Take the 2-minute tour ×
Stack Overflow is a question and answer site for professional and enthusiast programmers. It's 100% free, no registration required.

I have this query,

Declare @Prcocessrate float
declare @item varchar(20)
declare @process varchar(20)
declare @branch varchar(20)
set @item = 'shirt'
set @process = 'kt'
set @branch = '1'
select @Prcocessrate =  ProcessPrice from itemwiseprocessrate where itemname=@Item and Process=@process and branchid=@branch

when I run it single handed, the execution plan only shows 3 steps, see for youself..

enter image description here

but I have this procedure sp_newBooking as

ALTER PROC sp_newbooking
-- other arguements--
AS
BEGIN

--OTHER FLAGS--

ELSE IF (@Flag = 32)
        BEGIN

            declare @ItemId varchar(max),@ProcessRate float
            --set @BranchId='1'
            select @ProcessCode = DefaultProcessCode from mstconfigsettings where branchid=@BranchId
            select @ItemId= DefaultItemId from mstconfigsettings where branchid=@BranchId
            select @ItemName=  ItemName from itemmaster where itemid=@ItemId and branchid=@BranchId
            select @ProcessRate =  ProcessPrice from itemwiseprocessrate where itemname=@ItemName and ProcessCode=@ProcessCode and branchid=@BranchId
            if(@ProcessRate is not null)
            select @ItemName as ItemName,@ProcessCode as ProcessCode,@ProcessRate as ProcessRate
            else
            select @ItemName as ItemName,@ProcessCode as ProcessCode,'0' as ProcessRate
        END

-- OTHER FLAGS --


END

Now!, when I run this

exec sp_newbooking
@flag = 32,
@Branchid = 1

The execution plan is showing 6 steps! Here's the picture..!
See the query 4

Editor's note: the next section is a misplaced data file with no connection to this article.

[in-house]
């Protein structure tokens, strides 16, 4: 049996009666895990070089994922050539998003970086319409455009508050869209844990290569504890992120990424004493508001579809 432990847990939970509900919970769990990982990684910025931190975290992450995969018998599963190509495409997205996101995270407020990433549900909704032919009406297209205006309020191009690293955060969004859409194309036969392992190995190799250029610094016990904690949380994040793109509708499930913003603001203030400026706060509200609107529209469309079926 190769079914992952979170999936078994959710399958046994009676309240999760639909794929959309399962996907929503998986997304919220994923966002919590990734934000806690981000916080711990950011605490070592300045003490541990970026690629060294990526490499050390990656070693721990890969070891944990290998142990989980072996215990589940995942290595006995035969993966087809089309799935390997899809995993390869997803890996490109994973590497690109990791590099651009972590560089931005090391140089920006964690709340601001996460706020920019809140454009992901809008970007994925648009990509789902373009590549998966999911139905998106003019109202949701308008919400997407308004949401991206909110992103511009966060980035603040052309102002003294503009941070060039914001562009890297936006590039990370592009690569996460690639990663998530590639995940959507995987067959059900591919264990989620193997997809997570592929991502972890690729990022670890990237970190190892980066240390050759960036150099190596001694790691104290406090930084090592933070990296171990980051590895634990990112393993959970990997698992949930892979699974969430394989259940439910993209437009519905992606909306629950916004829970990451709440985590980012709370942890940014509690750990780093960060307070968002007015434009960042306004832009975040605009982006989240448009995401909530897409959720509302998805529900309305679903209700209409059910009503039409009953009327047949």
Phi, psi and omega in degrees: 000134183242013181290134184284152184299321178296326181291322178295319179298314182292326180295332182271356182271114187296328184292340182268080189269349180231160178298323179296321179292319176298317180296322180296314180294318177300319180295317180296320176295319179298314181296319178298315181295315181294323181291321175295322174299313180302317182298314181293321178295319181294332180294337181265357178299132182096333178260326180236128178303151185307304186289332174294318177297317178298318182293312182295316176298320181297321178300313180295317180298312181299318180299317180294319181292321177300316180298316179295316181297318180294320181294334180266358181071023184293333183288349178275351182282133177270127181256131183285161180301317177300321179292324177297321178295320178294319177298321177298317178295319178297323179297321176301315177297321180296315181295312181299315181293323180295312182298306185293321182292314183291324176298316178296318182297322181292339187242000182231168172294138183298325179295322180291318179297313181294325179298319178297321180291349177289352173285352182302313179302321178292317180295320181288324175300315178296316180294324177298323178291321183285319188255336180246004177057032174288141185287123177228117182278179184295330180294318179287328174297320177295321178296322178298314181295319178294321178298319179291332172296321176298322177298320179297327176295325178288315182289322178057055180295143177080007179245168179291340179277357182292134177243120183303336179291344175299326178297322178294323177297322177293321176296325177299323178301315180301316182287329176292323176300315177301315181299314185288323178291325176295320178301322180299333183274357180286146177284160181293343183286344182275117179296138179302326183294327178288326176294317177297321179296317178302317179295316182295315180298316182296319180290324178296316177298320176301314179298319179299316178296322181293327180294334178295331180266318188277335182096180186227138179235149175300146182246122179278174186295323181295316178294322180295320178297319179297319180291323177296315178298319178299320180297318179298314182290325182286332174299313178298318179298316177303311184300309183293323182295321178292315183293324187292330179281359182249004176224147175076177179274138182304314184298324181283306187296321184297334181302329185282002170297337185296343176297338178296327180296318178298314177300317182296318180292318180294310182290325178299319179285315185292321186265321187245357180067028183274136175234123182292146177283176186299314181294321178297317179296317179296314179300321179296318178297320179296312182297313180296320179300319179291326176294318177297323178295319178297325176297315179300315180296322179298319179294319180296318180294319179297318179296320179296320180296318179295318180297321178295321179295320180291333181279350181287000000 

Why is it taking 6 steps to perform the same query when executing from the procedure, while its taking 3 steps when executing alone? Wtf is this?

share|improve this question
2  
Probably an implicit cast. What is the compute scalar doing in the second plan? (look in the properties window for this). Are the stored procedure parameters the same datatypes as the variables in the first query? –  Martin Smith Oct 9 '12 at 13:27
    
I think @MartinSmith is correct. When you are running the query outside the proc, your are using a varchar(20) type for @branch with a value '1'. When you call the proc you are specifying @branchid = 1. See no quotes around the 1 there. SQL Server is converting the value 1, which is an int, to a varchar when calling your sp. I'd suspect if you call your SP as EXEC sp_newbooking @flag=32, @branchID='1' you would get identical execution plans. –  Tobsey Oct 9 '12 at 15:57

1 Answer 1

up vote 1 down vote accepted

There are lot of reasons SQL can use different execution plans. It could be :

  • Different parameters for the same queries (you use constants in your first example, the queries in the 2nd might have different values)
  • Different data (meaning you're running queries on dev & production)
  • Parameter sniffing -- more below, but first pass the procedure might have the 'desired' parameters
  • Different data types - as @MartinSmith points out, we don't see the parameter declarations. You could have a variable that doesn't match the type of the field it's matched up against.

Parameter Sniffing
Stored procedures do 'parameter sniffing' which is a blessing (if it works for you) and a curse (if it works against you). First pass someone searches on Zebr% for zerbrowski. The last name index realizes this is very specific and will return, lets say, 3 rows from a million -- so one execution plan is built. With the proc compiled for a low row result, the next search is for S%. Well, S is your most common name and matches 93,543 rows out of 1 million.

So what can you do?
There are lots of steps you can take to inspect this....

  • Look carefully at the variable data types, comparing your ad hock query, the proc, and the underlying table (sp_columns mytable).
  • Isolate the moving parts
    • Make sure you're running in both queries in the same system with the same data
    • Have a trace running to make sure first run of the proc uses the expected parameters
    • Try running your ad hock query with a few different parameters and see how the execution plan changes.
    • If you can't isolate activity, temporarily add WITH RECOMPILE to the proc to compare execution plans. Alternately, do a DBCC FREEPROCCACHE just before running. (DISCLAIMER - if this is a live system make sure you understand what these will do).
share|improve this answer

Your Answer

 
discard

By posting your answer, you agree to the privacy policy and terms of service.

Not the answer you're looking for? Browse other questions tagged or ask your own question.